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Current Developments in the Commercial Divisions of the
New York State Courts by Schlam Stone & Dolan LLP
Posted: November 16, 2018

City Department of Finance Not Entitled to Two Percent Payment Fee On Abandoned Funds Transferred to Comptroller

On October 25, 2018, Justice Ramos of the New York County Commercial Division issued a decision in Swezey v. Lynch, 2018 NY Slip Op. 32810(U), holding that the City Department of Finance was not entitled to a two percent fee on abandoned funds transferred to the City Comptroller, explaining:

The DOF is the custodian of court-deposited funds in New York City under Article 26 of the CPLR. When the DOF takes custody of court-deposited funds, it is entitled to two statutory fees, set forth in CPLR 8010: one fee for investing, and one fee for making payment. Specifically, sub-section (1) of CPLR 8010 entitles the DOF to receive two percent upon a sum of money paid of out court by him. Sub-section (2) entitles the DOF to one half of one percent upon a sum of money invested by him.

The term “paid out of court,” as used in CPLR 8010(1), has not been judicially construed. The Court of Appeals has stated that when the language of a statute is clear and unambiguous, the statute should be construed so as to give effect to the plain meaning of the words.

The plain meaning of the term “paid out of court,” which triggers the DOF’s entitlement to a two percent fee for its custodial services, is the payment of the money out of court, either an award of the court or other order of the court directing payment.

Considering the construction of CPLR 8010 with the Abandoned Property Law does not alter this Court’s conclusion. Abandoned Property Law §§ 600 and 602 directs the DOF to transfer dormant court-deposited funds to the comptroller without a court order, after five years. The substance of this transfer is a ministerial act triggered by the passage of time, which runs from the date the DOF takes custody of the money. The ministerial act of transferring abandoned funds to the comptroller does not entitle the DOF to a two percent fee under CPLR 8010 (1) because it is not money paid out of court to the party entitled to the money or other order directing payment.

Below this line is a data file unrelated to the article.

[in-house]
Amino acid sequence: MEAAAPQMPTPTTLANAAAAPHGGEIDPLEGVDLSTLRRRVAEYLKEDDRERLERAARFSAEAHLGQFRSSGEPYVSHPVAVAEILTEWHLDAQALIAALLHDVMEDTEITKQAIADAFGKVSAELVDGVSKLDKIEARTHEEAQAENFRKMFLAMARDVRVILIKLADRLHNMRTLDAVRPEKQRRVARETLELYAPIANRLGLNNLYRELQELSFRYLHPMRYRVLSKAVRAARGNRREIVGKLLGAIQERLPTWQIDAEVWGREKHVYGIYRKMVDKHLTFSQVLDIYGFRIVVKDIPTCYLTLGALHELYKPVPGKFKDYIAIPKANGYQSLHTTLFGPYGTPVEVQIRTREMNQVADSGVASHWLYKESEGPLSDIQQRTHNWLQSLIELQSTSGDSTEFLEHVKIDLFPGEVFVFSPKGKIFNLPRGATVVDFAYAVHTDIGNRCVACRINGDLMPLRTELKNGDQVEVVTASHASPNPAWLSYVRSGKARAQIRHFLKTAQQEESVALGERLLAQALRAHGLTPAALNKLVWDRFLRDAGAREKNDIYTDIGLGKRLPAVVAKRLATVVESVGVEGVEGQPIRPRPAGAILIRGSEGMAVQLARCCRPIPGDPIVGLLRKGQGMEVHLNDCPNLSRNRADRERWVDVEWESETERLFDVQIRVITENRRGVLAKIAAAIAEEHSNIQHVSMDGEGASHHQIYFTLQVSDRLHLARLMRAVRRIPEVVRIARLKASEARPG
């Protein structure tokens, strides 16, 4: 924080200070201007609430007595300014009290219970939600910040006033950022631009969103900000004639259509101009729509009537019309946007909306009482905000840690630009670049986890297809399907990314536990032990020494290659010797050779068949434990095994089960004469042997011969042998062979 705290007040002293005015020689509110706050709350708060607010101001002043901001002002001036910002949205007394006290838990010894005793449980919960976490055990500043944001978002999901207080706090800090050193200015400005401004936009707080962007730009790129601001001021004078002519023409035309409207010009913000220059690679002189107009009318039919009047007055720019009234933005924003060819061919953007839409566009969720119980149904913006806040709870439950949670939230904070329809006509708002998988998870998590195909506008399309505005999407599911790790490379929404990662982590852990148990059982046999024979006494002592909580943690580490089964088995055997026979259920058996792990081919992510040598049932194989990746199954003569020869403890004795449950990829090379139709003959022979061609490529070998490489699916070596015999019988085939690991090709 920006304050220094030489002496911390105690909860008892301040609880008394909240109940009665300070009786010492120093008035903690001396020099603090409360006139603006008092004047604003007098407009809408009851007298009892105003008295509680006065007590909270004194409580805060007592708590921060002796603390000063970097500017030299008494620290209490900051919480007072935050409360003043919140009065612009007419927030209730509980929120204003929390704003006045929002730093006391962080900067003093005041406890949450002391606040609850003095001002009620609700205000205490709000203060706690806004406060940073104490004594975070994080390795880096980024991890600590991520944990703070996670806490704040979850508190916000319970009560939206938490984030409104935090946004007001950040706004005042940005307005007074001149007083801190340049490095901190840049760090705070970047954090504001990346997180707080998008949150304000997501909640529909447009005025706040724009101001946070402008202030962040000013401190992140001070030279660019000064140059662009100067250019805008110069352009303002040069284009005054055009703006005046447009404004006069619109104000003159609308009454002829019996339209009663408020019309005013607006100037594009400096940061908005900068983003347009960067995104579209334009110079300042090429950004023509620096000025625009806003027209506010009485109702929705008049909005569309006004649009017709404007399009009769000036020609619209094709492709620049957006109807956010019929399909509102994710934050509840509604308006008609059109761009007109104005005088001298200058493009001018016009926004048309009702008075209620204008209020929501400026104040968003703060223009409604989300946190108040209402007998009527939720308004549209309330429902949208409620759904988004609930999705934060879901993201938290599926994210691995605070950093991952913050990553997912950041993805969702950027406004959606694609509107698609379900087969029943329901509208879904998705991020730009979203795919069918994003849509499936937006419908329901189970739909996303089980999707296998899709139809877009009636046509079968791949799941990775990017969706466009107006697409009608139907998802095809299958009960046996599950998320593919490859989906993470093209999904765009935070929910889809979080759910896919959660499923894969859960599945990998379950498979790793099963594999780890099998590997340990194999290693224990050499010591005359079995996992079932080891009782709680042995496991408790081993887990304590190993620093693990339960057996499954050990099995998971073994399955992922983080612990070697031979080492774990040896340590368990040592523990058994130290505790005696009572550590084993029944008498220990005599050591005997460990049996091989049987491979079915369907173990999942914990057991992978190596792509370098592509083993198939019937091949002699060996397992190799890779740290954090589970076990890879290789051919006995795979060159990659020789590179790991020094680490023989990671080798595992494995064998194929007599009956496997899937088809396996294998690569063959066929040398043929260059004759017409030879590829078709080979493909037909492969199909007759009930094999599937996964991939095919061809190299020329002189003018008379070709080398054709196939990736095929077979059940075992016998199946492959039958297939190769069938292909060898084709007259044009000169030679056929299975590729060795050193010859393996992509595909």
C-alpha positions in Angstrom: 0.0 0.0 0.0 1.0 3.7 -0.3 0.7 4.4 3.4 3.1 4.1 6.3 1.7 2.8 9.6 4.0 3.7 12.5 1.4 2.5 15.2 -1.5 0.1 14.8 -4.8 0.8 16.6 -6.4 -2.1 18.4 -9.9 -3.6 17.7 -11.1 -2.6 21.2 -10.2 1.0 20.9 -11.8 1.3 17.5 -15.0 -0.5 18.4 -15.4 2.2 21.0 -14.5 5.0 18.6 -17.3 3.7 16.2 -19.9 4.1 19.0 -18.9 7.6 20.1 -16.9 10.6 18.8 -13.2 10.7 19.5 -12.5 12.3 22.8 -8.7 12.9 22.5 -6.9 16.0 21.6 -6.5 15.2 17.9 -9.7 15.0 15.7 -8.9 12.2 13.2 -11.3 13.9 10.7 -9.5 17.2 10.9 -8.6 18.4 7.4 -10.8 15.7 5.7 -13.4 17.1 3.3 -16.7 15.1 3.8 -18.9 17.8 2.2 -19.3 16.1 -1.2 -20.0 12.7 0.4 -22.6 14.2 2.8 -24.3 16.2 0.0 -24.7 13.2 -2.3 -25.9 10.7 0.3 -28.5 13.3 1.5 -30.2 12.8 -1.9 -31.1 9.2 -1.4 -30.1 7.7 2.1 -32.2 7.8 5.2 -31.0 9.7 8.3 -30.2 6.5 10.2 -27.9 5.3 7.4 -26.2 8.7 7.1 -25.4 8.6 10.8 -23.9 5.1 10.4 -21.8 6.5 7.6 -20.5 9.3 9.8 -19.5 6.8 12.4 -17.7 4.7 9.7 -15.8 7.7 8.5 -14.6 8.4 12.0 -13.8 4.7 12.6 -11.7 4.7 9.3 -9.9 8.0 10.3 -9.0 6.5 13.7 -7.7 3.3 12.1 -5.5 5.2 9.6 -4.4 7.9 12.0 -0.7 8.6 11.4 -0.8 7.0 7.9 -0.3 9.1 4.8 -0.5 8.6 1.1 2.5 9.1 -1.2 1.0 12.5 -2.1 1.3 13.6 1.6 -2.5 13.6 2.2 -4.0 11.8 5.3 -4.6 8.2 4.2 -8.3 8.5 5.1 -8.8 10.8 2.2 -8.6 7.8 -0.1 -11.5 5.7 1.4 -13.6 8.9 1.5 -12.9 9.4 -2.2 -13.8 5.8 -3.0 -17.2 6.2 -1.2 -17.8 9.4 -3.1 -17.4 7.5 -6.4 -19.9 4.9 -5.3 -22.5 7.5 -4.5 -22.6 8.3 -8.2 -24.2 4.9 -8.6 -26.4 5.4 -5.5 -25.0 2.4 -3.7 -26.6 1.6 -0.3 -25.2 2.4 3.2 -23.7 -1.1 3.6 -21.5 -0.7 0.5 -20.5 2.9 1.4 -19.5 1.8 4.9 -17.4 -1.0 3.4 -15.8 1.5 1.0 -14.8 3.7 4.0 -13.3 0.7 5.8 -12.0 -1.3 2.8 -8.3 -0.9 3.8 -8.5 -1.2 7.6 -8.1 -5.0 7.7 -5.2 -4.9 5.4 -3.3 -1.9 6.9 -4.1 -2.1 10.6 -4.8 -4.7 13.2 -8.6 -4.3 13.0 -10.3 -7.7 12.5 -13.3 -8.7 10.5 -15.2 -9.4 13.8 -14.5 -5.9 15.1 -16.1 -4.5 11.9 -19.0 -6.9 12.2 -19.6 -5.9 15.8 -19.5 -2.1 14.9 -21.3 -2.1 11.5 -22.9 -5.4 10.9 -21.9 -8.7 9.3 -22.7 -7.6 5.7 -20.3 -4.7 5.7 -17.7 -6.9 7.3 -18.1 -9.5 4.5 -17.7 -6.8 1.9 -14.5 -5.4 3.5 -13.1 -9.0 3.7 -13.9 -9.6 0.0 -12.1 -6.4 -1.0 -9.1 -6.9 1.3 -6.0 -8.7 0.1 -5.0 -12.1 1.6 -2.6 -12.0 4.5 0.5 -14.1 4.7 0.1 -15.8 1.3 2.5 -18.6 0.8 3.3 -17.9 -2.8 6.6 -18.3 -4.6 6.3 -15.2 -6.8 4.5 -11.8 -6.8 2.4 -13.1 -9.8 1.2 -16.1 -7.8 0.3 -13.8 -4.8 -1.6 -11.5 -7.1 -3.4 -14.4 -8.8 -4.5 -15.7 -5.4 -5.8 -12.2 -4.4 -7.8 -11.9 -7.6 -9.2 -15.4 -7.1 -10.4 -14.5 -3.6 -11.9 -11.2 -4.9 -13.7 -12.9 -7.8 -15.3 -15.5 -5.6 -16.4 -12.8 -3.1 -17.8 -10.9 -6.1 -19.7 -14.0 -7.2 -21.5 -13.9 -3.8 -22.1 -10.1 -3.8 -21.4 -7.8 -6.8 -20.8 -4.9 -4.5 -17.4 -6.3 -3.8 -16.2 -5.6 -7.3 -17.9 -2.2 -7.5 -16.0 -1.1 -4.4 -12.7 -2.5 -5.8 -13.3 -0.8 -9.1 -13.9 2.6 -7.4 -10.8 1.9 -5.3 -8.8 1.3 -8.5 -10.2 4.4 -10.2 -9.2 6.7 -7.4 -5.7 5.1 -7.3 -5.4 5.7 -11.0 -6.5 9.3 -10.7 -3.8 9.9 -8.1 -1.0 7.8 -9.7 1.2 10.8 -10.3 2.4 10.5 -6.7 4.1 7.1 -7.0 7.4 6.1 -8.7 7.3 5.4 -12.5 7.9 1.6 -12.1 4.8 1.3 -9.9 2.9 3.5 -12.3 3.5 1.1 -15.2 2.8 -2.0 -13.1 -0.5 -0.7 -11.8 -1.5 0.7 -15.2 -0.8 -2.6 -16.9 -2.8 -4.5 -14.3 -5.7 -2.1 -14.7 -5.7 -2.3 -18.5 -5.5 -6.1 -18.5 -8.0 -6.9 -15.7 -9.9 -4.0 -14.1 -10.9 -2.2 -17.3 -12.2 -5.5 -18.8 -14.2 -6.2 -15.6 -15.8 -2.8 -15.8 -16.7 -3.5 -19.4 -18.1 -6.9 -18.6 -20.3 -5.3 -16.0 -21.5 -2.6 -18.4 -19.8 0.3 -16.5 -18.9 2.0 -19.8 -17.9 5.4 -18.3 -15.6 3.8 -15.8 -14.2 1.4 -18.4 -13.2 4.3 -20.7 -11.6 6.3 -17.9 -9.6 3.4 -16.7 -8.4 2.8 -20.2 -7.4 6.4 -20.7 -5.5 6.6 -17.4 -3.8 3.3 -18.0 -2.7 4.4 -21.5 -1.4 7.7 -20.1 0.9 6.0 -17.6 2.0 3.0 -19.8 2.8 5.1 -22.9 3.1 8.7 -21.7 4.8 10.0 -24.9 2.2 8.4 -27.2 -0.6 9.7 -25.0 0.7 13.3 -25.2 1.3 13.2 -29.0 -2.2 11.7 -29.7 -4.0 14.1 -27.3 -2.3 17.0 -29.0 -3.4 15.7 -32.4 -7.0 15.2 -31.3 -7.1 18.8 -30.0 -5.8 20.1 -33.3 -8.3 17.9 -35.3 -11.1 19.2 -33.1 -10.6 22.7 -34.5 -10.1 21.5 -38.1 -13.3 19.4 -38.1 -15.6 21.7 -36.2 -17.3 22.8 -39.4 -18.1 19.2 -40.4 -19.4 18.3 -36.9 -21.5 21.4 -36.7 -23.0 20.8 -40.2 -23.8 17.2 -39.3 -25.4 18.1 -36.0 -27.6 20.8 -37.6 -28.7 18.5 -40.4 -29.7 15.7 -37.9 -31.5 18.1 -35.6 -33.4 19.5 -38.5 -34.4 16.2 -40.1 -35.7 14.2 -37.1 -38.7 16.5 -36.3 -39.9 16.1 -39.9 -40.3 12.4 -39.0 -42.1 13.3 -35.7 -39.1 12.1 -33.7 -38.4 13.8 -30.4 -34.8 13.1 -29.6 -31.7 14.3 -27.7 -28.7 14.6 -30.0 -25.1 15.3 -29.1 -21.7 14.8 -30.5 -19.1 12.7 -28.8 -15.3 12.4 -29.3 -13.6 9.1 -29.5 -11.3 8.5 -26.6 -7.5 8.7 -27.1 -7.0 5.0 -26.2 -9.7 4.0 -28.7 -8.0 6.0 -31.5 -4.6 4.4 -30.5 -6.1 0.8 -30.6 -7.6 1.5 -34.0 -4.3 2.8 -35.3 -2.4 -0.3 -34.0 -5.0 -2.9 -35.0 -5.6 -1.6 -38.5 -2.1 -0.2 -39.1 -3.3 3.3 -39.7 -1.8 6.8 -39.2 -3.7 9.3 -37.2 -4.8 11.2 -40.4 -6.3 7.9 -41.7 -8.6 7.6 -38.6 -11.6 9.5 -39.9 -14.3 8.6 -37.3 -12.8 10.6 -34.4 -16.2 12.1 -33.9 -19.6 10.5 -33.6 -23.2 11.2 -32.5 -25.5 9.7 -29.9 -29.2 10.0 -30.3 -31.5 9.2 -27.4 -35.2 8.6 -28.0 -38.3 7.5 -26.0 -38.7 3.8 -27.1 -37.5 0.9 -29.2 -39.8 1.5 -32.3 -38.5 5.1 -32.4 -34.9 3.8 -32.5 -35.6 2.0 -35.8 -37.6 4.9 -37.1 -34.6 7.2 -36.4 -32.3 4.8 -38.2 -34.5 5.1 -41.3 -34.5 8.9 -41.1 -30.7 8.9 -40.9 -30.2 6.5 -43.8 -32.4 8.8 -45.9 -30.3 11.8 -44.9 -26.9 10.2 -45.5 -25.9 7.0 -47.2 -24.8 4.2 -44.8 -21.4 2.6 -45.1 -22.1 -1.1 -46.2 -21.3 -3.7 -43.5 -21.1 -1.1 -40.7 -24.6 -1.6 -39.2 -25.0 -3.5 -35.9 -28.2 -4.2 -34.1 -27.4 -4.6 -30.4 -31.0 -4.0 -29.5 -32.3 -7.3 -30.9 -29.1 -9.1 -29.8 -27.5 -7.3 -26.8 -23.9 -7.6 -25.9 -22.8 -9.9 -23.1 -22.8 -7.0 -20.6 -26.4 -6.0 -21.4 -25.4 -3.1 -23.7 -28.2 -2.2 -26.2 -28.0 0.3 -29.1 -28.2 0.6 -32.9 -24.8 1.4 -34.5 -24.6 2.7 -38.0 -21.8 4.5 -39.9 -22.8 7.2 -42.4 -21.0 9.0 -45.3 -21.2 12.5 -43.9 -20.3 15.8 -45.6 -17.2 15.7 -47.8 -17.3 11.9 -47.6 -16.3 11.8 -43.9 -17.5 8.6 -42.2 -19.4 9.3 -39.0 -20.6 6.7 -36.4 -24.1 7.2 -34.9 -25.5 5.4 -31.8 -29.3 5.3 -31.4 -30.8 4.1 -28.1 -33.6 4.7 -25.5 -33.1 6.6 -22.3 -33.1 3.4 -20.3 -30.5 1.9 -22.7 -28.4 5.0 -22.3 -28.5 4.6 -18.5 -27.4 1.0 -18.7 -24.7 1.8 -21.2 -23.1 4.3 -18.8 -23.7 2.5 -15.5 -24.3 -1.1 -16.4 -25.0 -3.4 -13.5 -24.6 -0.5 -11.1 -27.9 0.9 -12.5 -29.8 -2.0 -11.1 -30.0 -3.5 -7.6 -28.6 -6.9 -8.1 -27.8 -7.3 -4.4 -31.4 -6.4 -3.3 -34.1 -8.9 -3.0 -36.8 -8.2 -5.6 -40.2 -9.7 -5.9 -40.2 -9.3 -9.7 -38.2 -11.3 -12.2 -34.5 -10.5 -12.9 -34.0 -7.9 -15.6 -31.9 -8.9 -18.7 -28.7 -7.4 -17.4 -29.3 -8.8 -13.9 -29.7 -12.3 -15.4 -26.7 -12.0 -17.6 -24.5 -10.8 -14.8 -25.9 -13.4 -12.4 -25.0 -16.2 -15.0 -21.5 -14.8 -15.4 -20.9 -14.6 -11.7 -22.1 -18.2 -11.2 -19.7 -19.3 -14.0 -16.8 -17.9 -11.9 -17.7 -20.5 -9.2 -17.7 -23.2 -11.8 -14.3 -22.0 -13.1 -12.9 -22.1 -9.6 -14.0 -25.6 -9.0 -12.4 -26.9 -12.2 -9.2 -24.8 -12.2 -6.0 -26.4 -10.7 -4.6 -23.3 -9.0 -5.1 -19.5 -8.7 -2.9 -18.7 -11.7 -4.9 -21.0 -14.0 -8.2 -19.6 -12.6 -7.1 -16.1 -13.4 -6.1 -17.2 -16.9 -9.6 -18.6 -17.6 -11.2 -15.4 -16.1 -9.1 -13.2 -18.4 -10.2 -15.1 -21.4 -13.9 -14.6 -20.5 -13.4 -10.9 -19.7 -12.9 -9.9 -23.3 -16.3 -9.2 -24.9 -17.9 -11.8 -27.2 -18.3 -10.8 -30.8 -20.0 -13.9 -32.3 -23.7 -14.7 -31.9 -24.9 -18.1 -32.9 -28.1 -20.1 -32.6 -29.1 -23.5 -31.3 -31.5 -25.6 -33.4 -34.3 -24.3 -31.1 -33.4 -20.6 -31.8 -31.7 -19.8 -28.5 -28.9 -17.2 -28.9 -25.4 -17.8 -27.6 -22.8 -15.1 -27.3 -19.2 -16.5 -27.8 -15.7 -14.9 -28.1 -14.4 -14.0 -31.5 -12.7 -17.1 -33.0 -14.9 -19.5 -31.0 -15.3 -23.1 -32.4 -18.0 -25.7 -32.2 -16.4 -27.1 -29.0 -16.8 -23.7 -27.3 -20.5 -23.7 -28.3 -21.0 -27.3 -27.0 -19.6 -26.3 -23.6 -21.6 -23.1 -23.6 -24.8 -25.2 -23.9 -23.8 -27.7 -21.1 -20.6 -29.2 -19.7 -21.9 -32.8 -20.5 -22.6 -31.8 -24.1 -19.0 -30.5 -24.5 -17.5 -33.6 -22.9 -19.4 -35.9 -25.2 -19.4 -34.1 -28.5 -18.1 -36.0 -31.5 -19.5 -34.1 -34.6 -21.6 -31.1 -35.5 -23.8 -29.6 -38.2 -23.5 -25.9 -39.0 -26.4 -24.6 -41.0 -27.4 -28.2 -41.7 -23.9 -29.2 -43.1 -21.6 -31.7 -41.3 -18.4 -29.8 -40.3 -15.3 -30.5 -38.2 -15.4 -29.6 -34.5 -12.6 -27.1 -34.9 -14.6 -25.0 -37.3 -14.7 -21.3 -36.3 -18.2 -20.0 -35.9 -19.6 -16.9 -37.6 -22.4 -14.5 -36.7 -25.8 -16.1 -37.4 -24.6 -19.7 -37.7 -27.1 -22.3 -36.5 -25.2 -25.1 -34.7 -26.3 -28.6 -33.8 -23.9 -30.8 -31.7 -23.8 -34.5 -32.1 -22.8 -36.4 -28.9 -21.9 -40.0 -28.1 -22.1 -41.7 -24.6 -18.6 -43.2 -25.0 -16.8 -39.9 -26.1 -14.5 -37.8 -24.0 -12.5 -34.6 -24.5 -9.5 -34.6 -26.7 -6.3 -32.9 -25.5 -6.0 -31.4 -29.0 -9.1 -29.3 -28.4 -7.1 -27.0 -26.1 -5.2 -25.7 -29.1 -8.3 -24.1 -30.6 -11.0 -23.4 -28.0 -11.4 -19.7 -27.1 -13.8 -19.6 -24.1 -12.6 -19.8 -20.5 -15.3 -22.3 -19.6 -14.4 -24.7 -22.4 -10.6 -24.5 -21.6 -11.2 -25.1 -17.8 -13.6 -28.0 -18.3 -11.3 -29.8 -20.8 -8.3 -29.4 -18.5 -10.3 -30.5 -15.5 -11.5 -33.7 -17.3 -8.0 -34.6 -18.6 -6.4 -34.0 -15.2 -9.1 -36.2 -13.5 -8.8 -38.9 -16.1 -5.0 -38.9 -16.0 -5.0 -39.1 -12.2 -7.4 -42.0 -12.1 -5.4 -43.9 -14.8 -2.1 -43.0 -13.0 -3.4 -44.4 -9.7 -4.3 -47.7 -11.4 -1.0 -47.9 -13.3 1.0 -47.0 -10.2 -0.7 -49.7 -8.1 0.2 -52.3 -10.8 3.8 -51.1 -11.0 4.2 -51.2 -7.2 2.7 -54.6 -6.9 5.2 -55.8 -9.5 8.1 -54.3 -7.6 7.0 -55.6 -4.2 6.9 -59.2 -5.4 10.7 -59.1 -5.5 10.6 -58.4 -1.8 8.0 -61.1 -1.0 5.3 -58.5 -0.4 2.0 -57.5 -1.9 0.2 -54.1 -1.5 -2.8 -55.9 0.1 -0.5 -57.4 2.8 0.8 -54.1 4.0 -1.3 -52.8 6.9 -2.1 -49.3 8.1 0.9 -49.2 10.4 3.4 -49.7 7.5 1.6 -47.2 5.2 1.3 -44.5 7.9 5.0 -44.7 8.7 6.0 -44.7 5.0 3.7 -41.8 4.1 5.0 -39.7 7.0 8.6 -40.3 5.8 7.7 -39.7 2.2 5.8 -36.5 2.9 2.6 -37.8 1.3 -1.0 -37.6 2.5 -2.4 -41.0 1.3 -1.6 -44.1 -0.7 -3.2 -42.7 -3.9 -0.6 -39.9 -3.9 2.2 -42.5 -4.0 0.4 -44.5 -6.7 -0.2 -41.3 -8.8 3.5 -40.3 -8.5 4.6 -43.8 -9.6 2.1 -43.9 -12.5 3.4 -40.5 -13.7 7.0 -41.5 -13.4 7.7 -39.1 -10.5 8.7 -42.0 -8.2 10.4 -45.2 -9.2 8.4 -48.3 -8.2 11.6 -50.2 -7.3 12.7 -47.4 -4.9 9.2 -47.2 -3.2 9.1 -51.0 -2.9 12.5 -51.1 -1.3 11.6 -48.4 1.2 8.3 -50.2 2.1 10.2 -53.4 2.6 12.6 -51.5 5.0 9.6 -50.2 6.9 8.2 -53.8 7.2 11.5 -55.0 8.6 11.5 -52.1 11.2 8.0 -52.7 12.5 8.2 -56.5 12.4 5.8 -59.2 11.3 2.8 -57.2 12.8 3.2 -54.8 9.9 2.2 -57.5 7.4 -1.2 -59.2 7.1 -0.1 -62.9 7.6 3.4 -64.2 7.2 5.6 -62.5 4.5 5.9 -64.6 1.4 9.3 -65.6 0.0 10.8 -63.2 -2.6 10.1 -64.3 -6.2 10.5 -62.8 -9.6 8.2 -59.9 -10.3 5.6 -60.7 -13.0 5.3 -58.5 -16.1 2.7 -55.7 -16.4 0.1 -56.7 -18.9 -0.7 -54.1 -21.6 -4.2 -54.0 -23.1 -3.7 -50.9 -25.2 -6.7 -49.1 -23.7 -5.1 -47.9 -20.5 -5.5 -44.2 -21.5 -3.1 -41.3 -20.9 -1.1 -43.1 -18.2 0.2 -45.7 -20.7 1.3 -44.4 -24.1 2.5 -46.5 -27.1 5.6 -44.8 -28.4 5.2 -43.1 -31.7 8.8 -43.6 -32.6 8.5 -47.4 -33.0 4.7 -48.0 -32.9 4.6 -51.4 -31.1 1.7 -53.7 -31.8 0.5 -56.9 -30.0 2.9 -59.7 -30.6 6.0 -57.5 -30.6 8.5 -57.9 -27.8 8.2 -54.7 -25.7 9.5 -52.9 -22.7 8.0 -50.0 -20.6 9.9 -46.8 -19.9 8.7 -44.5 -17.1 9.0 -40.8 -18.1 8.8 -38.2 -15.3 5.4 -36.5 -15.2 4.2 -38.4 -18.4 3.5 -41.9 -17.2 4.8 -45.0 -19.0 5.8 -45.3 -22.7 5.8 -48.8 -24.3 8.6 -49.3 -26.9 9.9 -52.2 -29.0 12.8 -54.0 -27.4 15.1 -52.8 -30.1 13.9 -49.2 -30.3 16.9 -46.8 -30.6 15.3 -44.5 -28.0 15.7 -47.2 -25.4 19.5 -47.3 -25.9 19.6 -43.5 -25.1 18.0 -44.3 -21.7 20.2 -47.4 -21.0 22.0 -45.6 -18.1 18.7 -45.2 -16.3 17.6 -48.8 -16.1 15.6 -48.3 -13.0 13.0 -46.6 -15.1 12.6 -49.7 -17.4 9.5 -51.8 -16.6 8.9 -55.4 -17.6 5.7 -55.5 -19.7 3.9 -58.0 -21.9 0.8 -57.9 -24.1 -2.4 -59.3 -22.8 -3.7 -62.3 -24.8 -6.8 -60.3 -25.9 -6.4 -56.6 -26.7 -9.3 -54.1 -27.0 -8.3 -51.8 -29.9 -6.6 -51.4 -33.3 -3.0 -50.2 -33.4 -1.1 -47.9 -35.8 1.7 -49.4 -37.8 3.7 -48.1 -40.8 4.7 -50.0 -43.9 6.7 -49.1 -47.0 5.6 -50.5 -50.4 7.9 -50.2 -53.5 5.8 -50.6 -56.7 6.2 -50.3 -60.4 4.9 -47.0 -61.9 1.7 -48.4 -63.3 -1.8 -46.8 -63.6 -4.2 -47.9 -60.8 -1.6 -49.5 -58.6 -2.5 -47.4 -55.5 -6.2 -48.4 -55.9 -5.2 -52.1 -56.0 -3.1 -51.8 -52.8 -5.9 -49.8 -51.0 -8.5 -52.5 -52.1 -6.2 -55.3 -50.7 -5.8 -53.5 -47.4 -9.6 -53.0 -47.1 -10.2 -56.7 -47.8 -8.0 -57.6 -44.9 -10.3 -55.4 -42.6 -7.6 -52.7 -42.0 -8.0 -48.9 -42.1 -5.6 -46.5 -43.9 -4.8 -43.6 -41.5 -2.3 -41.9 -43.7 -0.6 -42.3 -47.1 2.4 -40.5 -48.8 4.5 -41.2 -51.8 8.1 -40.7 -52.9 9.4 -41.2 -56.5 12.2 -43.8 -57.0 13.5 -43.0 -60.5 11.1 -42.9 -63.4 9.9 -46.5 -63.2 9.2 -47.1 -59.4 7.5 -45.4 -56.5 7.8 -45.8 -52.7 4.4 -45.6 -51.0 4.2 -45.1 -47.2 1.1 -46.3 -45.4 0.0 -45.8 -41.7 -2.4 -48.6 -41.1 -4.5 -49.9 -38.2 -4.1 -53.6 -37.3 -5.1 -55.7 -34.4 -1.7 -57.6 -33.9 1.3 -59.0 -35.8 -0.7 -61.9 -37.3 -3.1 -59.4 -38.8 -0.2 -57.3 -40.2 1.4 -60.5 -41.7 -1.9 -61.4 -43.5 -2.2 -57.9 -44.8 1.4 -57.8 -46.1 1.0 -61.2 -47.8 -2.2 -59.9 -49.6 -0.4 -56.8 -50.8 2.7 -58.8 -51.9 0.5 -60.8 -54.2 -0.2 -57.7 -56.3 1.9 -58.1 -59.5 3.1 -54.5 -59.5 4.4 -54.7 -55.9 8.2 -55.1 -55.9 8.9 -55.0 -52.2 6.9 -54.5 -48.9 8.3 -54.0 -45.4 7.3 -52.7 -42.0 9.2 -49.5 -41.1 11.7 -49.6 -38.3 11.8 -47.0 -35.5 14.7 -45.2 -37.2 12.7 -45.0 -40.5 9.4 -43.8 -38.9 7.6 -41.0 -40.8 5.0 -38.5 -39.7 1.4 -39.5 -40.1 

This Court originally ordered the DOF to take custody of the Arelma assets, and neither this Court, nor any other court with competent jurisdiction, has awarded the Arelma assets or otherwise directed payment thereof out of the DOF’s custody. Thus, the only fee to be retained by the DOF for its services as custodian of the Arelma assets is the retention of one half of one percent of the sum initially received by him for its placement of the funds in an interest bearing account. There is no statutory authority for the DOF’s retention of two percent for transferring funds as abandoned property to the comptroller’s custody, by passage of time.

(Internal quotations and citations omitted).

It happens from time-to-time that money related to a court case must be paid into court (or, as this decision explains, if the court is in New York City, into the New York City Department of Finance). Getting that money back from the Department of Finance is time consuming and, as this decision shows, potentially expensive. Contact Schlam Stone & Dolan partner John Lundin at jlundin@schlamstone.com if you or a client have a question regarding the payment of funds into court.

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